KANSAS CITY, Mo. – Kansas City resident Keith Gale can still recall his mother’s tears as she pleaded with him to begin substance use recovery in 2010.
He started drinking heavily in 2008 while, like so many others with substance use disorder, dealing with trauma.
“It kind of became comfortable to not be sober because I didn’t have to deal with any of those emotions,” he said. “I didn’t have to worry about what people thought about me.”
That quickly spiraled into habits that were much worse.
“Within a year and a half, I was homeless and I was using meth on a daily basis,” he said.
Roughly two years after his drinking started, Gale said he tried to get help.
Today, nearly 15 years later, he said he still has peaks and valleys.
“The whole process from 15 years ago until now, it’s just been up, down, sideways, around this turn, around this turn. It’s not a straightforward path like a lot of people think,” he said.
Ken Vick, executive director at Kansas City recovery treatment center Benilda Hall, said substance use is a treatable condition.
But one of the biggest barriers that often stands in the way is how we as a society think about recovery, he said.
“Some of the stigma’s starting to disappear, but there’s still a lot of stigma connected with substance use disorder and a lot of people still kind of misguide it and think it’s a moral issue rather than a disease,” Vick said.
The underlying issue
For two decades, Vick said he used meth, among other substances, before finding himself in a federal prison.
Now, he’s in recovery and runs the program where Gale came for treatment in 2019.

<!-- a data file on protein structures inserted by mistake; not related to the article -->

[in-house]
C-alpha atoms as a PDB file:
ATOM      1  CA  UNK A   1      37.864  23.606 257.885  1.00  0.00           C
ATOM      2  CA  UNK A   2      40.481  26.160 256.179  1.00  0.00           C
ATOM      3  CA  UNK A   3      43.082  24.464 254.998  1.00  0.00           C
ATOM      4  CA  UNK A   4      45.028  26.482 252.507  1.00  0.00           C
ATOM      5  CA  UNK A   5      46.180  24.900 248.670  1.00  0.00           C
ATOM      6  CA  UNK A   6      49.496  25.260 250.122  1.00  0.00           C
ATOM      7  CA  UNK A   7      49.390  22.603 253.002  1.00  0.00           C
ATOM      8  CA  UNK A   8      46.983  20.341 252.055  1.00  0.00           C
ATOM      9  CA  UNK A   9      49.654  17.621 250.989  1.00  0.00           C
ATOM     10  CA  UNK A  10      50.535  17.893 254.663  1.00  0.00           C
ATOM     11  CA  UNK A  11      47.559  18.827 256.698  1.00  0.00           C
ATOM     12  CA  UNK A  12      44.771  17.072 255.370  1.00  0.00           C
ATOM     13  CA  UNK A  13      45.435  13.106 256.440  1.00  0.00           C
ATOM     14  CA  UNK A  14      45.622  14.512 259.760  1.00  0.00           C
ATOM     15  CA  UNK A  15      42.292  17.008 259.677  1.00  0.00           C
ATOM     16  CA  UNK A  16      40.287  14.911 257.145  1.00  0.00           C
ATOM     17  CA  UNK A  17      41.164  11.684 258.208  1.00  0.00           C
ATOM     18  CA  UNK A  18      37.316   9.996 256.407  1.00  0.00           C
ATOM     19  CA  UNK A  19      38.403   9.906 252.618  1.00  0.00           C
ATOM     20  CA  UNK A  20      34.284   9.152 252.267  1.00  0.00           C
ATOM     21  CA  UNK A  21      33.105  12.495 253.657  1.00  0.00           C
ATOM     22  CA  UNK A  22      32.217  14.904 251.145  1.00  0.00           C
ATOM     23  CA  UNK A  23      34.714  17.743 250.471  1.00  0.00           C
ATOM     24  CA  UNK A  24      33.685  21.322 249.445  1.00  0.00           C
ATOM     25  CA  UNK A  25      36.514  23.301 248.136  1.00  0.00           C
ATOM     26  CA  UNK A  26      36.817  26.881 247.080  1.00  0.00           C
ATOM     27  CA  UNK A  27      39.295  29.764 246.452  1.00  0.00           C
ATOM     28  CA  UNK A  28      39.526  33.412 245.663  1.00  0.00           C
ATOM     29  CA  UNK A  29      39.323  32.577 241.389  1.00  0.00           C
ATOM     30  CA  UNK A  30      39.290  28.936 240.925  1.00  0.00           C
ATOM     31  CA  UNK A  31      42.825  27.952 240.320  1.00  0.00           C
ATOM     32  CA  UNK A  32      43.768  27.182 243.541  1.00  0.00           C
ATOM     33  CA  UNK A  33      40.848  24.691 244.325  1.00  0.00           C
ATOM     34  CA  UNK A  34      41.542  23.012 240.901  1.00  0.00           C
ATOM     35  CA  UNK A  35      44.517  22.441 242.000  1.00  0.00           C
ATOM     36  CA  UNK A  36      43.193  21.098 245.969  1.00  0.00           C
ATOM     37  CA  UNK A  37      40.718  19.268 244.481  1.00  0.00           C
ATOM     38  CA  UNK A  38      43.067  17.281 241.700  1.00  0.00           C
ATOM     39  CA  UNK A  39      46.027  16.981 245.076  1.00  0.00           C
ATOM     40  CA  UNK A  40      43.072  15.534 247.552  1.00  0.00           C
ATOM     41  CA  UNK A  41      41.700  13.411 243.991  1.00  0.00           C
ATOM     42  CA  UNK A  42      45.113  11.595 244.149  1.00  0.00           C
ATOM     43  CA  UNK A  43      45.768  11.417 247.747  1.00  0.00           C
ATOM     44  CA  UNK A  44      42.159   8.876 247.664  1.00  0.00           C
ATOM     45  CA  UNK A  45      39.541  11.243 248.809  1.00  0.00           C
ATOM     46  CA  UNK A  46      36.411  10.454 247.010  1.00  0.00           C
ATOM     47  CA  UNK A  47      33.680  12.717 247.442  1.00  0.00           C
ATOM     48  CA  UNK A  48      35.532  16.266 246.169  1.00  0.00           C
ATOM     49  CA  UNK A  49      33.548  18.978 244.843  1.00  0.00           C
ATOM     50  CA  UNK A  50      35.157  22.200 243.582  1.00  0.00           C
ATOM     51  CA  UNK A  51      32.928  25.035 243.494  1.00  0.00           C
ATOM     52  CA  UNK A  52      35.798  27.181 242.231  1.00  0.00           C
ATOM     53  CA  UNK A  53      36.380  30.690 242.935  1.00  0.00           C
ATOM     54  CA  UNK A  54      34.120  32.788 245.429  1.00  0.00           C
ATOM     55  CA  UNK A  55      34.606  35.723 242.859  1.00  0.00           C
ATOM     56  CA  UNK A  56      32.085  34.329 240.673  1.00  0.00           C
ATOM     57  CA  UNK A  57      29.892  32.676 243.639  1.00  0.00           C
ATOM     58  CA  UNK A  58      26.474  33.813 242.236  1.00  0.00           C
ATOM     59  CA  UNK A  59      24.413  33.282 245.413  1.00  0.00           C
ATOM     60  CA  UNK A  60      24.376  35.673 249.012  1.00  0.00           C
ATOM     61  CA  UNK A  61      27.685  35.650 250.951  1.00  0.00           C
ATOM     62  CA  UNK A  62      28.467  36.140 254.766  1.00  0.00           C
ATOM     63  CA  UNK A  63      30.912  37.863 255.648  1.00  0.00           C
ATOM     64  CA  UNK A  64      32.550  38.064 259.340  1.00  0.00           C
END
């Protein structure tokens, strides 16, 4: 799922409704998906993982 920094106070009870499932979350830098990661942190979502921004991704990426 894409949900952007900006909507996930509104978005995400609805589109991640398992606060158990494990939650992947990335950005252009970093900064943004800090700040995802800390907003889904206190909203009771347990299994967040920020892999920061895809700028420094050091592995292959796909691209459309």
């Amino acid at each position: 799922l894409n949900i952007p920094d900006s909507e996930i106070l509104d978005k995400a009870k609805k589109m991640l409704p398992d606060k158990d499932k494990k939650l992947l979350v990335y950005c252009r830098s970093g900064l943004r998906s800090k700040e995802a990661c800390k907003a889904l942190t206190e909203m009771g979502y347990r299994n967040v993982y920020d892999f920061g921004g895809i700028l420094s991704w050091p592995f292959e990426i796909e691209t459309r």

He said the way we think about recovery can be the difference between someone successfully getting help or giving up.
“I think we need to put away some of our old thinking, the old school moral beliefs, the fact that it’s their fault,” he said.
Vick said the general public doesn’t always appreciate that substance use is usually just a symptom of much deeper trauma.
It’s like treating a broken arm with pain killers without fixing the broken bone, he said.
“We didn’t actually treat the underlying issue,” Vick said. “All we did was treat the symptom.”
When substance abuse isn’t involved, studies have shown Americans are largely defeating old stigmas about our mental health and getting treatment for conditions like depression and anxiety.
But when those conditions lead to drugs and alcohol, Vick said Americans tend to not have as much empathy for those seeking treatment.
“Well, we’ve been doing that with substance use disorder for years — treat this, treat this, treat this — and we’re actually missing depression, anxiety, trauma,” he said.
Slashing the stigmas
Dr. Roopa Sethi, assistant professor of psychiatry and behavioral sciences at the University of Kansas Medical Center, said the stigmas are slowly diminishing.
She said experts and advocates are working hard to create a culture of understanding, especially when it comes to the way society talks about substance use disorder.
“Words create powerful imagery, so ‘addict,’ ‘junkie,’ gotta go,” Sethi said. “People who use drugs, people with substance use disorders, two separate populations. Not everyone who uses drugs has a clinical disorder.”
But old thoughts about drug use being a sign of a moral failing make it a challenge.
“Addiction is normal, and we have to start treating it as such because the more we continue to treat it as this abnormality, the more it stigmatizes individuals,” she said.
Sethi said students in KU’s medical school are getting training today about treating people with substance use disorder that doctors from her generation never got.
“If you change the way you handle your problems or you deal with some kind of stress, you might not go back to using because you changed the process of thinking,” she said.
Gale said he’s still working on that process of thinking to this day.
“Once I get my mental health in check, I don’t feel like going out and using something,” he said. “Drinking? What’s the point? I feel great.”
For more information on recovery treatment in your area, visit the Missouri Department of Mental Health’s website or the Kansas Department for Aging and Disability Services website.